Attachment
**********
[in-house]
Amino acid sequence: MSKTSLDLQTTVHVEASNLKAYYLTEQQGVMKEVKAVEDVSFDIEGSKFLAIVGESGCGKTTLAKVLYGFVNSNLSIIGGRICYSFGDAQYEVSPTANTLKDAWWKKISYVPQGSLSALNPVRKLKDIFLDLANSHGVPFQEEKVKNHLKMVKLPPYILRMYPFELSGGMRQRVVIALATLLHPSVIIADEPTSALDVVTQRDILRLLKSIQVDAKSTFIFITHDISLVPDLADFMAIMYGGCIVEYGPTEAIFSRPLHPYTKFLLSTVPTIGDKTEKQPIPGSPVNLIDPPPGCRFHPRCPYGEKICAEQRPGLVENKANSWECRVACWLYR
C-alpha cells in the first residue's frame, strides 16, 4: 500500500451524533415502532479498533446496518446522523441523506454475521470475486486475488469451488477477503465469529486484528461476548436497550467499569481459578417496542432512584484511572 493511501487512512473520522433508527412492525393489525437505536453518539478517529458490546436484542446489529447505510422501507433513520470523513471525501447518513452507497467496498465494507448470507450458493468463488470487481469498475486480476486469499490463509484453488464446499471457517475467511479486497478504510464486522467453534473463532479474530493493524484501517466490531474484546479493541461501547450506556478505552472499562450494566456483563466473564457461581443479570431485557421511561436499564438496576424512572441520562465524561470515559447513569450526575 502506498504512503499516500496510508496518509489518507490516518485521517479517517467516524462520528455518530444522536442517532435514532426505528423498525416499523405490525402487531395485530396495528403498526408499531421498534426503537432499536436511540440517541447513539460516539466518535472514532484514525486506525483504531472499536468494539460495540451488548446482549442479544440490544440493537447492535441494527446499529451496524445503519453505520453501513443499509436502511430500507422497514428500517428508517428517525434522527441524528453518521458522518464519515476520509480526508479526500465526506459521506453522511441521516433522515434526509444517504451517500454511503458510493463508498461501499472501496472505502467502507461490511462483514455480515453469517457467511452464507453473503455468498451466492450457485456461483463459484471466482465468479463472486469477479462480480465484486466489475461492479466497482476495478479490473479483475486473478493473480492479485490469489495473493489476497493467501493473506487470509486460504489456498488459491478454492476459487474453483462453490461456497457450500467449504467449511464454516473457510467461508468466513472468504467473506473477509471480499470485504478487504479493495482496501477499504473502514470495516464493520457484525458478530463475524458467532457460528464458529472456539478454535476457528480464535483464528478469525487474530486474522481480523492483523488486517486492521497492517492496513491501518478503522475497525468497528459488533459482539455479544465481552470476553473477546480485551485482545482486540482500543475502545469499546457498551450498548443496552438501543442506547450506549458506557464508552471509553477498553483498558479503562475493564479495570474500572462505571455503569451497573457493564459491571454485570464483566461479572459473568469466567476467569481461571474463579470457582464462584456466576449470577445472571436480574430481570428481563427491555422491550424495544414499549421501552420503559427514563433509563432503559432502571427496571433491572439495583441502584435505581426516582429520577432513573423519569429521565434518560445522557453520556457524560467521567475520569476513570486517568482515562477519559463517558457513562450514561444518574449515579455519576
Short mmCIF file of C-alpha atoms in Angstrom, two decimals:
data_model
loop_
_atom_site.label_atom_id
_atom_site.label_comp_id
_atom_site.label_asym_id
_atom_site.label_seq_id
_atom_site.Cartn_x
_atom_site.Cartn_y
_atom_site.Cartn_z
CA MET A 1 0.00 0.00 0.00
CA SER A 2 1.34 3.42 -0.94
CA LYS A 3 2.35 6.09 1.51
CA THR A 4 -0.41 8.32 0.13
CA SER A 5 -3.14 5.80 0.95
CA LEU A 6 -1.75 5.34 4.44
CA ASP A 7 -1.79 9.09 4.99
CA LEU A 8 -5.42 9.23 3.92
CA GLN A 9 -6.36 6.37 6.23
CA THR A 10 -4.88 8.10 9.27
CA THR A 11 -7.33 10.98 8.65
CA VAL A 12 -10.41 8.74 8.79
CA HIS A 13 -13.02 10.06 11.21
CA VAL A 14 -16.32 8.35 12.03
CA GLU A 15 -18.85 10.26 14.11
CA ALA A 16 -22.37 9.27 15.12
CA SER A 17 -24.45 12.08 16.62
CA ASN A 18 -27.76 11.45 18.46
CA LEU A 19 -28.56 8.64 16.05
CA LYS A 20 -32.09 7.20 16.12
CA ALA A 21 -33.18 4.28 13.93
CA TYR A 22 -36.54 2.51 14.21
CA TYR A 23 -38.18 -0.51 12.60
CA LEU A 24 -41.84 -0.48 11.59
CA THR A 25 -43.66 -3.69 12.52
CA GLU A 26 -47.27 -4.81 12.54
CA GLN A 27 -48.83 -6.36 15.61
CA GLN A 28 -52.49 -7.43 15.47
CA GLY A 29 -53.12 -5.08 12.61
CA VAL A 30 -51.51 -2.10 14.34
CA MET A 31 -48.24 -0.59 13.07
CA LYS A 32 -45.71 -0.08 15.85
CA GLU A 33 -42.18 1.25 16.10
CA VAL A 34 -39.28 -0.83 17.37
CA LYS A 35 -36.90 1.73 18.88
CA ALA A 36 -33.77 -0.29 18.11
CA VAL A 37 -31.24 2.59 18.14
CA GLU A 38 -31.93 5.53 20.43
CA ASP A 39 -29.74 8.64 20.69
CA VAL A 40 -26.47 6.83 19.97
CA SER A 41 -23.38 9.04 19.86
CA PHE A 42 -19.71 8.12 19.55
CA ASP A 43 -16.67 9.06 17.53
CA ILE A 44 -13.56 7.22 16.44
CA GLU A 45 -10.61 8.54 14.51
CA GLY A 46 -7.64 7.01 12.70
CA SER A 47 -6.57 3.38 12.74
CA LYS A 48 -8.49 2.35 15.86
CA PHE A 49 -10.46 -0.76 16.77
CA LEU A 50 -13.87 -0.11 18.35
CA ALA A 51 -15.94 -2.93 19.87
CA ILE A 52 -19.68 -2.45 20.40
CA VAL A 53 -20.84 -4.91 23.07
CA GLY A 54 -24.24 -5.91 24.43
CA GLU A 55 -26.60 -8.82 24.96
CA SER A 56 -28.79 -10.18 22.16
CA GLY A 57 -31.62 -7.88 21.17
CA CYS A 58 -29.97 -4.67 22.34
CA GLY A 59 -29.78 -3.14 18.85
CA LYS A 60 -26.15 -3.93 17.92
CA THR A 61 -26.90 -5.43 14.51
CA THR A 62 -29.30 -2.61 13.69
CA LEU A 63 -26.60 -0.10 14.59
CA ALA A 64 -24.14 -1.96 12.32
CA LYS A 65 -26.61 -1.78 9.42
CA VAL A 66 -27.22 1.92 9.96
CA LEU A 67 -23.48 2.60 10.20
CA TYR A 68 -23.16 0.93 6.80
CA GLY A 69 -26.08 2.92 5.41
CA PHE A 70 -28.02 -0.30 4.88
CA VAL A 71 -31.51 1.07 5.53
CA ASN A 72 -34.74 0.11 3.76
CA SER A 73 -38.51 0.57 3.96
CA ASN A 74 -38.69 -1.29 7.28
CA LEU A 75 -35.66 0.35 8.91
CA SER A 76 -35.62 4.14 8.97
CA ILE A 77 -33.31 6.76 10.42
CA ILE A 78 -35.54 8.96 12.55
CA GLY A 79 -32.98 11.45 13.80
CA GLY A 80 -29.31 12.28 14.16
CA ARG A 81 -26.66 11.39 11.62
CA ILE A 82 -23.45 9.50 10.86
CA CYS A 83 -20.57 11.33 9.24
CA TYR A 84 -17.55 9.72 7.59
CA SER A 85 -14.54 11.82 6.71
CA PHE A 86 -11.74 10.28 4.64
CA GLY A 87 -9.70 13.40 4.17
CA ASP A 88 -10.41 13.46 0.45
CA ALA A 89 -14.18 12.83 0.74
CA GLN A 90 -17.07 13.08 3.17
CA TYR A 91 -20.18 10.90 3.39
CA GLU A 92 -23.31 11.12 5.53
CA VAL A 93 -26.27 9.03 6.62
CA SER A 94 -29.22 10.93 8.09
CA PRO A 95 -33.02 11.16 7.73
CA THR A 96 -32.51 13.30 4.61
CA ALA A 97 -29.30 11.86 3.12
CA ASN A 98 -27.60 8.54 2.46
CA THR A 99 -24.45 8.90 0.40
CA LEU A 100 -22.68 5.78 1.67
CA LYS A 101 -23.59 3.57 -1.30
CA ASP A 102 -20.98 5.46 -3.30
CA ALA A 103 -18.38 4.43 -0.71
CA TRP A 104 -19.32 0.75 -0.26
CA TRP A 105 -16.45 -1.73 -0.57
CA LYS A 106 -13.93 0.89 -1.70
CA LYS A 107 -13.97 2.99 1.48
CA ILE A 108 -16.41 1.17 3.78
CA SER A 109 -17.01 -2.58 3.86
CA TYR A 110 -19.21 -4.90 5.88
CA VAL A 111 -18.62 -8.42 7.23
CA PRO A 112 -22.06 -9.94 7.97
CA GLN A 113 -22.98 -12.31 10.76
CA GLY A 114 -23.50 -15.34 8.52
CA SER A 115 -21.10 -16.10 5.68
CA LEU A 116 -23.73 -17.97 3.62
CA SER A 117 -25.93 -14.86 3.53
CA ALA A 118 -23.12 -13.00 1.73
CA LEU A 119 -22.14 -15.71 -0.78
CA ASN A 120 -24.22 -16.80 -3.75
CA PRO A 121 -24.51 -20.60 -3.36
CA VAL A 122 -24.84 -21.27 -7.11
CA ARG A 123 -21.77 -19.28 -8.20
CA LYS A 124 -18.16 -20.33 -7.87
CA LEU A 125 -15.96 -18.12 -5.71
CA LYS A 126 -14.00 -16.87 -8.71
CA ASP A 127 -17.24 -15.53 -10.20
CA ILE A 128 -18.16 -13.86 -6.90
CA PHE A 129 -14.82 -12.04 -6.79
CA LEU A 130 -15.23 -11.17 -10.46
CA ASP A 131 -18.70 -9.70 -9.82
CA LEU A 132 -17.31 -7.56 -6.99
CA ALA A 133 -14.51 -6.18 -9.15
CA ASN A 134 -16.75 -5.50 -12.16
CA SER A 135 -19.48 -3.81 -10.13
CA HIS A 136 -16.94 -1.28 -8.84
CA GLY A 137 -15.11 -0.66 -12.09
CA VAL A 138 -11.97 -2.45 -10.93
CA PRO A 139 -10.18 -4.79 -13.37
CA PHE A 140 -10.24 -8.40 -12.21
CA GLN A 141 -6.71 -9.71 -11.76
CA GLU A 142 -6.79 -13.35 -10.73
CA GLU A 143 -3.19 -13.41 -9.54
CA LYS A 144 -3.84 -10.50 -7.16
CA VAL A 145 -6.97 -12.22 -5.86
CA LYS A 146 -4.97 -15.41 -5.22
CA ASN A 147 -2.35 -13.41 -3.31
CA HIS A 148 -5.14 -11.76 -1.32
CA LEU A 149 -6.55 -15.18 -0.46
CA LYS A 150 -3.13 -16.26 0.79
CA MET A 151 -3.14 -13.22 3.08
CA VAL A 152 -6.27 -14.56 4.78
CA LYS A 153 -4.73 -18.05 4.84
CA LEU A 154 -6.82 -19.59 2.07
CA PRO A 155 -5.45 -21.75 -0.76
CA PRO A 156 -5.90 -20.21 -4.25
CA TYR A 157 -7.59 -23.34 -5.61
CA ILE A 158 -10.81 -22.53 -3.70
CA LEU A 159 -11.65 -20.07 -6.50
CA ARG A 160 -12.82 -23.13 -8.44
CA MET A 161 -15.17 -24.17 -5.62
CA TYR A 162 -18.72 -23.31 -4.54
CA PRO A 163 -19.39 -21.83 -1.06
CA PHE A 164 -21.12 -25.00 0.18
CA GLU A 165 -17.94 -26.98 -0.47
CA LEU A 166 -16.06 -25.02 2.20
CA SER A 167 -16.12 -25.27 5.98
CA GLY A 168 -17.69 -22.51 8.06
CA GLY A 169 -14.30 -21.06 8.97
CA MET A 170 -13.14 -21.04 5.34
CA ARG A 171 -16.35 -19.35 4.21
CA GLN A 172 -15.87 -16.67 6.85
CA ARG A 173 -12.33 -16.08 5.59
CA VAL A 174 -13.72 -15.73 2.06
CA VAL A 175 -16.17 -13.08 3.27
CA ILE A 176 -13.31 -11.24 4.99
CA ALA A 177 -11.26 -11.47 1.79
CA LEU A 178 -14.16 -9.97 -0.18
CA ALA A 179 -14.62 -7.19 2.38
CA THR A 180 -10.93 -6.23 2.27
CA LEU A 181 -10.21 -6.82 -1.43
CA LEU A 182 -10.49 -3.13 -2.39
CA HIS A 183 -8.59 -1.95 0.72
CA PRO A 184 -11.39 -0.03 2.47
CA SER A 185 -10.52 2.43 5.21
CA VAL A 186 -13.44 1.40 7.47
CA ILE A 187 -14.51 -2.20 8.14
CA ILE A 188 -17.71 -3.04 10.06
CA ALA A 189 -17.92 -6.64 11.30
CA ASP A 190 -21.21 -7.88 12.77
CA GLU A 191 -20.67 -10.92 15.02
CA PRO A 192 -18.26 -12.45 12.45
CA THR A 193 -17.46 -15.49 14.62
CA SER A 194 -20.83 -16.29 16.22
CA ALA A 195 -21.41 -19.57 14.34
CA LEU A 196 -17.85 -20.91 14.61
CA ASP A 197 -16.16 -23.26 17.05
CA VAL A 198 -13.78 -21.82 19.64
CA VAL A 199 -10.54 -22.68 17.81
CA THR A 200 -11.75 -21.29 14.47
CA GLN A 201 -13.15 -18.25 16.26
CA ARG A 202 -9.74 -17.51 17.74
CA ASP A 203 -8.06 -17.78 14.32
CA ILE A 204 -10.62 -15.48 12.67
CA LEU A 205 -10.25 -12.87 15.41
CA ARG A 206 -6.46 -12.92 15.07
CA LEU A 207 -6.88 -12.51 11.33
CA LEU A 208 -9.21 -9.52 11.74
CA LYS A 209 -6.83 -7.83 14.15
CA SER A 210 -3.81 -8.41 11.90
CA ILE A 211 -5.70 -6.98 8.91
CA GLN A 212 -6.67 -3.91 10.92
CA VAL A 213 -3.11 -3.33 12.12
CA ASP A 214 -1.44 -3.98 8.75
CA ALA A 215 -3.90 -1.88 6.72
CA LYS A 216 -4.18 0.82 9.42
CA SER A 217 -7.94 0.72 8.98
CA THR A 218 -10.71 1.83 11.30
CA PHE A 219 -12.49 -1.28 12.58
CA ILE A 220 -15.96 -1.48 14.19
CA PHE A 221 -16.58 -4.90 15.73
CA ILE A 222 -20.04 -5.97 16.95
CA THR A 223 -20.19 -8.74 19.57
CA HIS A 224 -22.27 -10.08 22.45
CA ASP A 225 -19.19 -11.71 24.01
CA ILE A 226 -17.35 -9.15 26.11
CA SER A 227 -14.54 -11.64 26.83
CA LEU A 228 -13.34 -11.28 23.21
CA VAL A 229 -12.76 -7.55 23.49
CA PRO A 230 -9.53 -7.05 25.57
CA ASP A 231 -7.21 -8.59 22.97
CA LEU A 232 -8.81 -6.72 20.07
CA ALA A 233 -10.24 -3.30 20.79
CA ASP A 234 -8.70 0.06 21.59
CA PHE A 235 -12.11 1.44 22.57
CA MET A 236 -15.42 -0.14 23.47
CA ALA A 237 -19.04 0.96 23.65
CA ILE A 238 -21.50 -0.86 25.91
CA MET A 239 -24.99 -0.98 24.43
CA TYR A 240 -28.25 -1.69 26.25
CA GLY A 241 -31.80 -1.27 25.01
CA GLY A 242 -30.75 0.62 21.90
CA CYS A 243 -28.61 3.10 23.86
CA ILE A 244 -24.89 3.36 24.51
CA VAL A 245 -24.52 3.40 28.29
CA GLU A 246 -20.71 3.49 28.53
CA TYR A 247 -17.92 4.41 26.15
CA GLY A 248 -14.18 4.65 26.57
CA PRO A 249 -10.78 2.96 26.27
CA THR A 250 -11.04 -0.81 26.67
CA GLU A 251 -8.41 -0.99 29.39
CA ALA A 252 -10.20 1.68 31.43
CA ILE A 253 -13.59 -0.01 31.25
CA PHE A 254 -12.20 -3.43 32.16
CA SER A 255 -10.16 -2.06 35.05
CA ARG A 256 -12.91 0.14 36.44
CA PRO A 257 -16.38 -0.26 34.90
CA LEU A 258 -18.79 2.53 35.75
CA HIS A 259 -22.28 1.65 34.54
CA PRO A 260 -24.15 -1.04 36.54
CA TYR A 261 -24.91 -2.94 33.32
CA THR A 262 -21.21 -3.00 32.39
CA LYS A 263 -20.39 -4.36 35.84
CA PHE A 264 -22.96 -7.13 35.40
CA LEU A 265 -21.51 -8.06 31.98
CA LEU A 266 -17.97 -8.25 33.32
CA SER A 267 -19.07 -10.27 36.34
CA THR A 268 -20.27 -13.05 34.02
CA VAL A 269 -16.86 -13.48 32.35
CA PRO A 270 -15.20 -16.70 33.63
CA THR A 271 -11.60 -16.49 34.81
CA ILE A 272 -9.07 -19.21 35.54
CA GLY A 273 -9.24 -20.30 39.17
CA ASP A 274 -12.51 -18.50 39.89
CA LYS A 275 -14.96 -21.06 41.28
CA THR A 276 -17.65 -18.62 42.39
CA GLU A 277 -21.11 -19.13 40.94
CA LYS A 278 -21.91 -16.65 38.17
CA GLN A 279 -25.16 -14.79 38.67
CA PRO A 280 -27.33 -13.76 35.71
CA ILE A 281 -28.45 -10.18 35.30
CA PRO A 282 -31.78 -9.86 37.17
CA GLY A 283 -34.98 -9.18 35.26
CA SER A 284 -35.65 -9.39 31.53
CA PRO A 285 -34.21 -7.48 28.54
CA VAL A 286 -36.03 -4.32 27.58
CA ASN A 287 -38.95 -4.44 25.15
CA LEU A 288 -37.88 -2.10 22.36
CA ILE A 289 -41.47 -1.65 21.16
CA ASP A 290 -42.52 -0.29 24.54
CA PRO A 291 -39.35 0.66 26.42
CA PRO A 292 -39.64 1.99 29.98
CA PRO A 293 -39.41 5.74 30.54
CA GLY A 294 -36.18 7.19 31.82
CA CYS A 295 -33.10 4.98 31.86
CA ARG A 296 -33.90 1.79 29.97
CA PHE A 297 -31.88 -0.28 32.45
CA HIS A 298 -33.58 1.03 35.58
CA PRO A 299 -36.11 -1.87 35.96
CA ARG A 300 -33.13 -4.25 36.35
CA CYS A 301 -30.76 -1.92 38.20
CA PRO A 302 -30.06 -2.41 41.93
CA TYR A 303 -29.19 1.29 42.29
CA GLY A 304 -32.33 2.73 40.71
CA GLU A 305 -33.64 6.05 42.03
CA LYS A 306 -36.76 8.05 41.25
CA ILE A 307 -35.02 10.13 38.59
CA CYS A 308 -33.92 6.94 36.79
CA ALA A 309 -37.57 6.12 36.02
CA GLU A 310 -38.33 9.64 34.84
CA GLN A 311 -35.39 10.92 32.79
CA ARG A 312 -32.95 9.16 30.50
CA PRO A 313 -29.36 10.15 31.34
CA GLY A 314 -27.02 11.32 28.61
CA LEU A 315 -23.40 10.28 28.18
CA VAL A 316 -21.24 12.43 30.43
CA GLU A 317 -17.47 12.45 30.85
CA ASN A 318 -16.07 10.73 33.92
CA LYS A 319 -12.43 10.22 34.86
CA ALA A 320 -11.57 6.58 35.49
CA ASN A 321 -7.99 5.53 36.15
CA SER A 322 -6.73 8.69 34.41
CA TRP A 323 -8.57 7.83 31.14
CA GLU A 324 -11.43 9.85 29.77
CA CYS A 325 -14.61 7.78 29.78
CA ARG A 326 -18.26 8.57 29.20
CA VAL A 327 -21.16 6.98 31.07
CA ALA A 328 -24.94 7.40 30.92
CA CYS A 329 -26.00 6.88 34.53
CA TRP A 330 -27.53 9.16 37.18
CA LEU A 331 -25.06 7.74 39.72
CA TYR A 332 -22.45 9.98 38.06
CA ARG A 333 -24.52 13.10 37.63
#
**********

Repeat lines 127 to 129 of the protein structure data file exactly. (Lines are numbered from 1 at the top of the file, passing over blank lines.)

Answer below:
CA GLY A 114 -23.50 -15.34 8.52
CA SER A 115 -21.10 -16.10 5.68
CA LEU A 116 -23.73 -17.97 3.62